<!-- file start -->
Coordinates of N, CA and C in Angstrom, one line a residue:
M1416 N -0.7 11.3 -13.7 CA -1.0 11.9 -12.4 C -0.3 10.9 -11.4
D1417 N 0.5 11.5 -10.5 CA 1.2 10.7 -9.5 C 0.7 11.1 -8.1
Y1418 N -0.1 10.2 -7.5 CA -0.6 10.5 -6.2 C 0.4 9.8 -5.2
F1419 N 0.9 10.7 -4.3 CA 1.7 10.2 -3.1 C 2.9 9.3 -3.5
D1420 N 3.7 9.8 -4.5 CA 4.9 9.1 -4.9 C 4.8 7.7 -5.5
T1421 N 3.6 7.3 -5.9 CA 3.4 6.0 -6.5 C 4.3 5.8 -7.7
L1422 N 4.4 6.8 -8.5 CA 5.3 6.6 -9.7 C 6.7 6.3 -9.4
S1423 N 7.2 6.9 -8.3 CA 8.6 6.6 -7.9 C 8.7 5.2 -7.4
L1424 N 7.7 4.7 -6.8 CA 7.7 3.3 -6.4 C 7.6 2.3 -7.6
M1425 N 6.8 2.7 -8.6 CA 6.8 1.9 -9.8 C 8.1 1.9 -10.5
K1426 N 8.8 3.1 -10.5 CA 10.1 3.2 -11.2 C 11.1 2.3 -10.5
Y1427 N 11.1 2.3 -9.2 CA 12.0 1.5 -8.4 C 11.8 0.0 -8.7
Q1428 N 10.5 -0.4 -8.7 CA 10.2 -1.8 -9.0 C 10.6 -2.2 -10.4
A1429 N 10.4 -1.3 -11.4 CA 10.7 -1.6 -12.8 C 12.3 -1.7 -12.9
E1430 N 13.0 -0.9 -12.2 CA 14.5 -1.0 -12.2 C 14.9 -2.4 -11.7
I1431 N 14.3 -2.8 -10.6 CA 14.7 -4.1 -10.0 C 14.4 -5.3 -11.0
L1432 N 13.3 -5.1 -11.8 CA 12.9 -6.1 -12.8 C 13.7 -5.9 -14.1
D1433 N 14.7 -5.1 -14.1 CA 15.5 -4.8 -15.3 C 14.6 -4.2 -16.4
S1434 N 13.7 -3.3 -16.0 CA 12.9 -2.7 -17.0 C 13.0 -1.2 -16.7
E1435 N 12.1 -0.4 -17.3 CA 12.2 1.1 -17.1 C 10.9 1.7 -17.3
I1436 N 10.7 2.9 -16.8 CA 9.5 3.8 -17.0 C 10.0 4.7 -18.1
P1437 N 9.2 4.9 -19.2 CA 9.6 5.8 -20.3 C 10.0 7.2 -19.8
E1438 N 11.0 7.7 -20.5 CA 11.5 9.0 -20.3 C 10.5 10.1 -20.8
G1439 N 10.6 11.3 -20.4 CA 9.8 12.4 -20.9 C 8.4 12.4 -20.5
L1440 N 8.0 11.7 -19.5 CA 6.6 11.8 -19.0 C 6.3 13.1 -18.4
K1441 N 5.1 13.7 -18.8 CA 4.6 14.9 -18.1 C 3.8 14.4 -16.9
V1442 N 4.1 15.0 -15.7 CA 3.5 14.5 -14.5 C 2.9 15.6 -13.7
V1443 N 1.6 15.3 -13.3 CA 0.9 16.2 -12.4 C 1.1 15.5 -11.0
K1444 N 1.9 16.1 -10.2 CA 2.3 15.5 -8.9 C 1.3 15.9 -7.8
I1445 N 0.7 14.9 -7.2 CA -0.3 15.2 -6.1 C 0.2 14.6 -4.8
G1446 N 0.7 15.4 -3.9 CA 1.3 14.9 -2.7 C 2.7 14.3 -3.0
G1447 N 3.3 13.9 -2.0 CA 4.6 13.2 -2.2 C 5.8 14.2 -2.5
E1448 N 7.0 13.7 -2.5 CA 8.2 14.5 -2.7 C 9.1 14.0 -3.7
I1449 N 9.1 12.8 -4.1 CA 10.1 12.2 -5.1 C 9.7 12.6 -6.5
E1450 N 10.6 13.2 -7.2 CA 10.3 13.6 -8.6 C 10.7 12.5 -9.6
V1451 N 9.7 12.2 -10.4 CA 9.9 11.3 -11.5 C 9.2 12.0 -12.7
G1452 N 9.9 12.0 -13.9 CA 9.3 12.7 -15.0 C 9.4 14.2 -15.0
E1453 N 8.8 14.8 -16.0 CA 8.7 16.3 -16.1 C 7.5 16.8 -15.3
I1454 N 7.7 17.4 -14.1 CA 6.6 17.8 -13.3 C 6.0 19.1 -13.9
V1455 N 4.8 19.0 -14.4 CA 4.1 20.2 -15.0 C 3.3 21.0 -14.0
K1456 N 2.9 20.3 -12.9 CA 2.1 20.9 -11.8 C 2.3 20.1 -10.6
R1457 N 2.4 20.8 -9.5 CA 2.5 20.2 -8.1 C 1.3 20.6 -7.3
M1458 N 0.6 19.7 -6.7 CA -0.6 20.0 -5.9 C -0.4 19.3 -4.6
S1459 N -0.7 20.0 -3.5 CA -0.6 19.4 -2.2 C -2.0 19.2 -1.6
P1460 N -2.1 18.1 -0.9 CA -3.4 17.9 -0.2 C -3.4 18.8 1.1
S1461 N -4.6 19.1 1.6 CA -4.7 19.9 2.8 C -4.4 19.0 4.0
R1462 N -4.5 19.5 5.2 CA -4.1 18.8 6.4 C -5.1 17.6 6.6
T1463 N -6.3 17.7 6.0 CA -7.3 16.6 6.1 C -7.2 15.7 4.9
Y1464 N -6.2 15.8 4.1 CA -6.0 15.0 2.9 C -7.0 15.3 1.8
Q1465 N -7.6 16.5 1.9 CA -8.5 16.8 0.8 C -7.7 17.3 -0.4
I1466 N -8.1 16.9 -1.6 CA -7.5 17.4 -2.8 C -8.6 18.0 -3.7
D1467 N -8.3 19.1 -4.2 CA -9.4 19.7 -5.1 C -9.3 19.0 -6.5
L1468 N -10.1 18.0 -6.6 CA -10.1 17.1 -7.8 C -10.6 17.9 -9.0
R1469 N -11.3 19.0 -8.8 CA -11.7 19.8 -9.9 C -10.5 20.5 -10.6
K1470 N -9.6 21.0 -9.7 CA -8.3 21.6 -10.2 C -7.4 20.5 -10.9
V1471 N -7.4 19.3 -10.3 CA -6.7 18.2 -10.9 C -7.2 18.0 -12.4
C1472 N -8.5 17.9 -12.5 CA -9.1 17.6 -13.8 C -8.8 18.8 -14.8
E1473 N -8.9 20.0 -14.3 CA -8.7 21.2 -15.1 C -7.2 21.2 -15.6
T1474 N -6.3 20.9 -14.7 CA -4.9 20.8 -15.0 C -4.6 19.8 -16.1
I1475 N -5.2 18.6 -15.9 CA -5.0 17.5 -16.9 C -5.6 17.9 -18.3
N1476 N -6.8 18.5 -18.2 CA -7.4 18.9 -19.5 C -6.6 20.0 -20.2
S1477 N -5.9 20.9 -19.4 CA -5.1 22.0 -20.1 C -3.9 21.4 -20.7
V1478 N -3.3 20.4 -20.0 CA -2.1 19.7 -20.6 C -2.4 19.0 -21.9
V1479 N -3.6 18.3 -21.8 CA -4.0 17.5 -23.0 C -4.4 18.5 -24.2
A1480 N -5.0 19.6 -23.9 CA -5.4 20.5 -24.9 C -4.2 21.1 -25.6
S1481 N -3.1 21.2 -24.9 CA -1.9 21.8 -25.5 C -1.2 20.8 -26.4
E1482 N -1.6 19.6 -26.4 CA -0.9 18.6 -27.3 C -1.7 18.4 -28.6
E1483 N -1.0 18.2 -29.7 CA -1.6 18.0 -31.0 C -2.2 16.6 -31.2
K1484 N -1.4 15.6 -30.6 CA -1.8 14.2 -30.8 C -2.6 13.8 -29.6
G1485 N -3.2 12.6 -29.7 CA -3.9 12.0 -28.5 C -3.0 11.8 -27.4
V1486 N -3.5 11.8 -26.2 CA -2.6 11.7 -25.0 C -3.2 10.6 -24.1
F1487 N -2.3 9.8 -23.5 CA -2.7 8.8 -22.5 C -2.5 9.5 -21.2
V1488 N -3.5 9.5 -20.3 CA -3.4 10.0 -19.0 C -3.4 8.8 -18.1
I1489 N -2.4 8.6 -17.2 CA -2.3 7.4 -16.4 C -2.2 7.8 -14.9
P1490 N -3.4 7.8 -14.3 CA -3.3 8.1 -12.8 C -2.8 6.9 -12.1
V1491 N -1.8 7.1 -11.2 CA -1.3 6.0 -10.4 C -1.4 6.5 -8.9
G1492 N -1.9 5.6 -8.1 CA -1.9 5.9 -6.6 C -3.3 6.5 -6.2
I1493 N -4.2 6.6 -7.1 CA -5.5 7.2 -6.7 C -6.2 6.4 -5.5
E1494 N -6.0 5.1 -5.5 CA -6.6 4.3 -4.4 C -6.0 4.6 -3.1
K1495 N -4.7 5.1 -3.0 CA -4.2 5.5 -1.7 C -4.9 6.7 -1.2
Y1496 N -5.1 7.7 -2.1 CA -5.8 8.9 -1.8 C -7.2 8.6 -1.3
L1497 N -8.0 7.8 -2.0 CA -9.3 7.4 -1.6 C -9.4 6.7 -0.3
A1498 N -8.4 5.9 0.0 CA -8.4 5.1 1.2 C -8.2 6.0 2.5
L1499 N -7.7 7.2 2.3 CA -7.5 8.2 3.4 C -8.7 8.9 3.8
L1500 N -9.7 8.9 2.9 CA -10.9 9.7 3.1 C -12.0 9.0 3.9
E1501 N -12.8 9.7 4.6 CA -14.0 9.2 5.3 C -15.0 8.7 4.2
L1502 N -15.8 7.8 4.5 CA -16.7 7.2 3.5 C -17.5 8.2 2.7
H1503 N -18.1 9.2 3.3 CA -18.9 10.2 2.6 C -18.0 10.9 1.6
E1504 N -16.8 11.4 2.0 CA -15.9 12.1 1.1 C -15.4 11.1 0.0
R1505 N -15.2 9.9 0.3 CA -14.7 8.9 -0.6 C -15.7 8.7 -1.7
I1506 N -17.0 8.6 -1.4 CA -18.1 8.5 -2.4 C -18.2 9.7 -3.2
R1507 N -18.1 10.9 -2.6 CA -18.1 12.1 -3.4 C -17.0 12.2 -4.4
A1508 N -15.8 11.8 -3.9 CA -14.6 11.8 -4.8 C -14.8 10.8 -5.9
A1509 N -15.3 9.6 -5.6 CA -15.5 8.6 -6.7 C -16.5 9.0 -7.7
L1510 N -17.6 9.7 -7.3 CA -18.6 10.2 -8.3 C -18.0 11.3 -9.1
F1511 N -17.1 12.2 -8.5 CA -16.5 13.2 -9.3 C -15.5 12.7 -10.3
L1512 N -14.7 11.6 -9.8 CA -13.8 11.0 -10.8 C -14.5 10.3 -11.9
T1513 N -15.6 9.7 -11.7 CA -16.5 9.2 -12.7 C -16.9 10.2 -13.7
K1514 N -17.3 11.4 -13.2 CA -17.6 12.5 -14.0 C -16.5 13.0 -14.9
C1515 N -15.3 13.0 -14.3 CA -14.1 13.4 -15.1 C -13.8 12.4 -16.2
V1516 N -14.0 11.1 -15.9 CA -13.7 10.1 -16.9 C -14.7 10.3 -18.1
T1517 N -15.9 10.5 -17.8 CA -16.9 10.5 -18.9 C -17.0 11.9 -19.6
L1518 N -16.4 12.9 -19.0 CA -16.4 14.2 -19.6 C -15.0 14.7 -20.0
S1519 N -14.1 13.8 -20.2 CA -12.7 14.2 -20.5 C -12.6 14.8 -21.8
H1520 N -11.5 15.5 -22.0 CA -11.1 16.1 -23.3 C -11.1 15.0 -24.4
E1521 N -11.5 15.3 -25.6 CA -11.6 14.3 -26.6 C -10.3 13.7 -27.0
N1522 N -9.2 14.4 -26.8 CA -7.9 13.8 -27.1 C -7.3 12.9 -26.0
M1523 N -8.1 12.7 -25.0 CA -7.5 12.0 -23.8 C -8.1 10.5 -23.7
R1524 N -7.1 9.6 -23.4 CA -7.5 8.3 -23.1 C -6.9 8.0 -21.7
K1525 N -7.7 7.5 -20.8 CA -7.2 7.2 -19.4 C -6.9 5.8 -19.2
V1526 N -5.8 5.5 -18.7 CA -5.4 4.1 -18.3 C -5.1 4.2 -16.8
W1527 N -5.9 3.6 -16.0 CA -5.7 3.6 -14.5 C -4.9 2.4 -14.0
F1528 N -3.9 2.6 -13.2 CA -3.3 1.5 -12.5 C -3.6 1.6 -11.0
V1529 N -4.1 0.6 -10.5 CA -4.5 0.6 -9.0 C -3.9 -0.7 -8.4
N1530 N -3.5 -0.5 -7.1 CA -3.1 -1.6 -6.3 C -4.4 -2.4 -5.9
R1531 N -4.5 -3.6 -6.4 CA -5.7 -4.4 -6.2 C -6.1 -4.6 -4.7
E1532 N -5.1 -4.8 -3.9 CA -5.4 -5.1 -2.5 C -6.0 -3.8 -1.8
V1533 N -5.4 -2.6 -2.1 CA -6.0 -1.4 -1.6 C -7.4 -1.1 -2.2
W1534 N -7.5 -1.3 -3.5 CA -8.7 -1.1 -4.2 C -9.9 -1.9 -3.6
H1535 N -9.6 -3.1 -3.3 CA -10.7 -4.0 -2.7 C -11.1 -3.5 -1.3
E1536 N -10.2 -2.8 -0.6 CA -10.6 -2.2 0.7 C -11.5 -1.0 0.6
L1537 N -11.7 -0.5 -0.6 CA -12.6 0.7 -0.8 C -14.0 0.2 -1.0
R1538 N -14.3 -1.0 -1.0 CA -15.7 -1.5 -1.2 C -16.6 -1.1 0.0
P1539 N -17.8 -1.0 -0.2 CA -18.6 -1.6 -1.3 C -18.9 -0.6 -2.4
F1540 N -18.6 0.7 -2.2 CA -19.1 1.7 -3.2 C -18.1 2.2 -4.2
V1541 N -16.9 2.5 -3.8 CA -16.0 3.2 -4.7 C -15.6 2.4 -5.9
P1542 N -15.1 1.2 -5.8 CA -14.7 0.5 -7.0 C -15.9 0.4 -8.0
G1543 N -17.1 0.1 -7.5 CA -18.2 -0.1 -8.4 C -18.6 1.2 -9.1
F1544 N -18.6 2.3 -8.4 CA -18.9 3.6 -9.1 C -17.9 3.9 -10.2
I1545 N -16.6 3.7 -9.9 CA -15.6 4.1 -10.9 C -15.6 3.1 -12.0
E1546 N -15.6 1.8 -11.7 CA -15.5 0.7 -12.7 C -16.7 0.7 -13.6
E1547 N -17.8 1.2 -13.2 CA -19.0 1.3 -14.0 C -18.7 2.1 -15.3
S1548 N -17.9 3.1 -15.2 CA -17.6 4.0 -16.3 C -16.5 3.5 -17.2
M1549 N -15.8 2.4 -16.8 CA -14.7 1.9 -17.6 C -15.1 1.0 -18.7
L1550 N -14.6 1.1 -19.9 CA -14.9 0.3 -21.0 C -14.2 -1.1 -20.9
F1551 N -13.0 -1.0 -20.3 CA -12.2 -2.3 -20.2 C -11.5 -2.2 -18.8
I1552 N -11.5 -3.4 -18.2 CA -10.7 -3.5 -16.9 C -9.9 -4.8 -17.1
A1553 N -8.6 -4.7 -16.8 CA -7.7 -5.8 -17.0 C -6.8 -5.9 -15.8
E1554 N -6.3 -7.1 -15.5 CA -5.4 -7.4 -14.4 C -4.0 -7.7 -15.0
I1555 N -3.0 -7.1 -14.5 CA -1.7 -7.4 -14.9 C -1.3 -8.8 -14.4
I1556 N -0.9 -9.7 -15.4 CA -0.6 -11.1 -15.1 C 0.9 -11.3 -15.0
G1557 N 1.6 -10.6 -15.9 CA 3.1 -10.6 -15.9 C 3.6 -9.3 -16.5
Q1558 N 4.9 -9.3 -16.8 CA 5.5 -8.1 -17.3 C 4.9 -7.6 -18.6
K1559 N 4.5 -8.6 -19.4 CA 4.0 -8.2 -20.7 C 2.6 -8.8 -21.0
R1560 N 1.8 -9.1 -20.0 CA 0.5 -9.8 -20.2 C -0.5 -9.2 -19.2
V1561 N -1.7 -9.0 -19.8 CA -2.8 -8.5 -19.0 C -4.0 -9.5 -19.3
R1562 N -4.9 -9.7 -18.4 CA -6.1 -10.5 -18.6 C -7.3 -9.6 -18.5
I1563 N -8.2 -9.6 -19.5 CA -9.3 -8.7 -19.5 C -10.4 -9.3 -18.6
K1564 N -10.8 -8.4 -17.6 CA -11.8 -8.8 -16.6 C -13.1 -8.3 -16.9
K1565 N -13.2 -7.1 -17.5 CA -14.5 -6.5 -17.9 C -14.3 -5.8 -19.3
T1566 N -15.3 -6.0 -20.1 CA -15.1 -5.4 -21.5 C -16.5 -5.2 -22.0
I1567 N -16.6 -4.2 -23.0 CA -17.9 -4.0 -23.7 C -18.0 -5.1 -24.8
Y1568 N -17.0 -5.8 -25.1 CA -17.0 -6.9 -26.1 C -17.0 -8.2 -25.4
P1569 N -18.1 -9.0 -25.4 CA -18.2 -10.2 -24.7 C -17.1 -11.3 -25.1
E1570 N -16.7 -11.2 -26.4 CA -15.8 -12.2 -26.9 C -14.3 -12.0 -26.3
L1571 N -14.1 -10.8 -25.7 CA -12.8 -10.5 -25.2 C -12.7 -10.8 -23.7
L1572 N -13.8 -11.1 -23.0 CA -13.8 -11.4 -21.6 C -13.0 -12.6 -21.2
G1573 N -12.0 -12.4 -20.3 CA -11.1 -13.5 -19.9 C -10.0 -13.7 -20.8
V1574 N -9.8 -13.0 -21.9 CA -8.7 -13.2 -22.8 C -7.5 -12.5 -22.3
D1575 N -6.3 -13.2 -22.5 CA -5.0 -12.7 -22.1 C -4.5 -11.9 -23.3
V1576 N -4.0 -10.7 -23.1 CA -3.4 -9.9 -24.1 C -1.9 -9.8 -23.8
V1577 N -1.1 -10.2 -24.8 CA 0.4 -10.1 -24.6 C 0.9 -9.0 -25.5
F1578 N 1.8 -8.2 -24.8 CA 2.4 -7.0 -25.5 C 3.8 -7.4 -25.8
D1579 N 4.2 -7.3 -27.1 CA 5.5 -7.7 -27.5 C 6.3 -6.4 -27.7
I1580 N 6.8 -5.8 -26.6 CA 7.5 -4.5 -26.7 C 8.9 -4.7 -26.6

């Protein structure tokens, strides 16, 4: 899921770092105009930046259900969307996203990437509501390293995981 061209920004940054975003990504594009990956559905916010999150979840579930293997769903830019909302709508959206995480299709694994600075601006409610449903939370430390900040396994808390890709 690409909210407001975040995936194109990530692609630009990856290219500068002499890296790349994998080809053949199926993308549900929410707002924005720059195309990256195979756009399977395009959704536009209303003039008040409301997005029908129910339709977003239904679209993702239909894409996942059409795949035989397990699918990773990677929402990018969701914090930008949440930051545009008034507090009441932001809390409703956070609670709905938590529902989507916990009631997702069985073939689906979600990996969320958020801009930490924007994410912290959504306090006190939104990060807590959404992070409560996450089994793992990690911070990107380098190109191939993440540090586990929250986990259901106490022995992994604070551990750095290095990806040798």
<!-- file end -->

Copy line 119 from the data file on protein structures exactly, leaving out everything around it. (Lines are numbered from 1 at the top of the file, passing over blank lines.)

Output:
V1533 N -5.4 -2.6 -2.1 CA -6.0 -1.4 -1.6 C -7.4 -1.1 -2.2